by adding its server and client TLS certificates (in
PEM format) to the channel
config. This ensures that when other nodes receive a message from it, they can
securely confirm the identity of the node that sent the message.
The following section from
configtx.yaml shows three Raft nodes (also called
“consenters”) in the channel:
Consenters: - Host: raft0.example.com Port: 7050 ClientTLSCert: path/to/ClientTLSCert0 ServerTLSCert: path/to/ServerTLSCert0 - Host: raft1.example.com Port: 7050 ClientTLSCert: path/to/ClientTLSCert1 ServerTLSCert: path/to/ServerTLSCert1 - Host: raft2.example.com Port: 7050 ClientTLSCert: path/to/ClientTLSCert2 ServerTLSCert: path/to/ServerTLSCert2
Note: an orderer will be listed as a consenter in the system channel as well as any application channels they’re joined to.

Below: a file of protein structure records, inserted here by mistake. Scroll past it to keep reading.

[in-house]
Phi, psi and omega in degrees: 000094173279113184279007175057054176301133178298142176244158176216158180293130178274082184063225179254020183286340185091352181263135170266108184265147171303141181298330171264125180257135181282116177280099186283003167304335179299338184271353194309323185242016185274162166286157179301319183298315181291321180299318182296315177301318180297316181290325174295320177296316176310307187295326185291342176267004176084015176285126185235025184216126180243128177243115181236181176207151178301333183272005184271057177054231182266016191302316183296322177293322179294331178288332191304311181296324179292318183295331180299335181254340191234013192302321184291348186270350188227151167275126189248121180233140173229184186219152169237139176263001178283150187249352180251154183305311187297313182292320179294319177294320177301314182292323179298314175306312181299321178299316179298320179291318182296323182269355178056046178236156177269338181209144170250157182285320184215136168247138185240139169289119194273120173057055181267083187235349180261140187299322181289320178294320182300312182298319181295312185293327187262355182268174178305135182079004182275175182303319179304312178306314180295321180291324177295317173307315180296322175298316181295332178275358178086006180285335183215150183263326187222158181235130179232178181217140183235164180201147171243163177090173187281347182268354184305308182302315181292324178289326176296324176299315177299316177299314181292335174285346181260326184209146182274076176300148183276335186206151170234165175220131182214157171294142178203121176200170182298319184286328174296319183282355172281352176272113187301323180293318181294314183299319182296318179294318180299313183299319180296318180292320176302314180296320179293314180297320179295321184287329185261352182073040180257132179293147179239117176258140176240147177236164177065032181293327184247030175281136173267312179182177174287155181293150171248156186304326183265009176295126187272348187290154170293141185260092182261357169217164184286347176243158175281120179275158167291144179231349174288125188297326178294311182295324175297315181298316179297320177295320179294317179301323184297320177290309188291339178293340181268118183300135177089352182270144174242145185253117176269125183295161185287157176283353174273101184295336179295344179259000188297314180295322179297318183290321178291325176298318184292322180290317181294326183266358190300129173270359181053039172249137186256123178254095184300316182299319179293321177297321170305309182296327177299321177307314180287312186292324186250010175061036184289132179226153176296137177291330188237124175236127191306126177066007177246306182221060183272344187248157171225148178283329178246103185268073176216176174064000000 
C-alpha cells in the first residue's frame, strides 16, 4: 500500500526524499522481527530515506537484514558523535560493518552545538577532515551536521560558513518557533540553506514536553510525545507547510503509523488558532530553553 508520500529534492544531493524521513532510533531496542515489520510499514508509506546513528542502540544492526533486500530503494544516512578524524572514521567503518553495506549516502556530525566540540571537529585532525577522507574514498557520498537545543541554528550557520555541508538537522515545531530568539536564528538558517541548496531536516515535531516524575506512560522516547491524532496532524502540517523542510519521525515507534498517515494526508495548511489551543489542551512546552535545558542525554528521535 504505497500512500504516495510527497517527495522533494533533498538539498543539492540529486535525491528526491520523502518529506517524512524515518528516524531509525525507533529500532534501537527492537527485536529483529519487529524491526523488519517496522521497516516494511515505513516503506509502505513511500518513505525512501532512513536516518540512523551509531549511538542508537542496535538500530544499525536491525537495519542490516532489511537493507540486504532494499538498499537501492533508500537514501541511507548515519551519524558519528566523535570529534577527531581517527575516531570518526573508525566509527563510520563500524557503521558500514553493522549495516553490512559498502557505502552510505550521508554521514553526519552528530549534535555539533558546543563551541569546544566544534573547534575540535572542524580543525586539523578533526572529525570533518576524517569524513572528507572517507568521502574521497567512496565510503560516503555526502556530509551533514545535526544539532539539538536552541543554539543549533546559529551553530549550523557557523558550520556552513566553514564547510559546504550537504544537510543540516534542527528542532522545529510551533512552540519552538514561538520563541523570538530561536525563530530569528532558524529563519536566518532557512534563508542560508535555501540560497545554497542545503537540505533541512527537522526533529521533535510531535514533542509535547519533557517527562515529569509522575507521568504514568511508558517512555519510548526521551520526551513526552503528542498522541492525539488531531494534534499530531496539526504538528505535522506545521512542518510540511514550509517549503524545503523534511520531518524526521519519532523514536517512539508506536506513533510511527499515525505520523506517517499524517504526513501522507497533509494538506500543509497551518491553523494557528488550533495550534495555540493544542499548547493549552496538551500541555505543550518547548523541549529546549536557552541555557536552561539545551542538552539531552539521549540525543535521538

When the channel config block is created, the
configtxgen tool reads the paths
to the TLS certificates, and replaces the paths with the corresponding bytes of
orderer.yaml has two configuration sections that are relevant for Raft
Cluster, which determines the TLS communication configuration. And consensus, which determines where Write Ahead Logs and Snapshots are stored.
By default, the Raft service is running on the same gRPC server as the client facing server (which is used to send transactions or pull blocks), but it can be configured to have a separate gRPC server with a separate port.
This is useful for cases where you want TLS certificates issued by the organizational CAs, but used only by the cluster nodes to communicate among each other, and TLS certificates issued by a public TLS CA for the client facing API.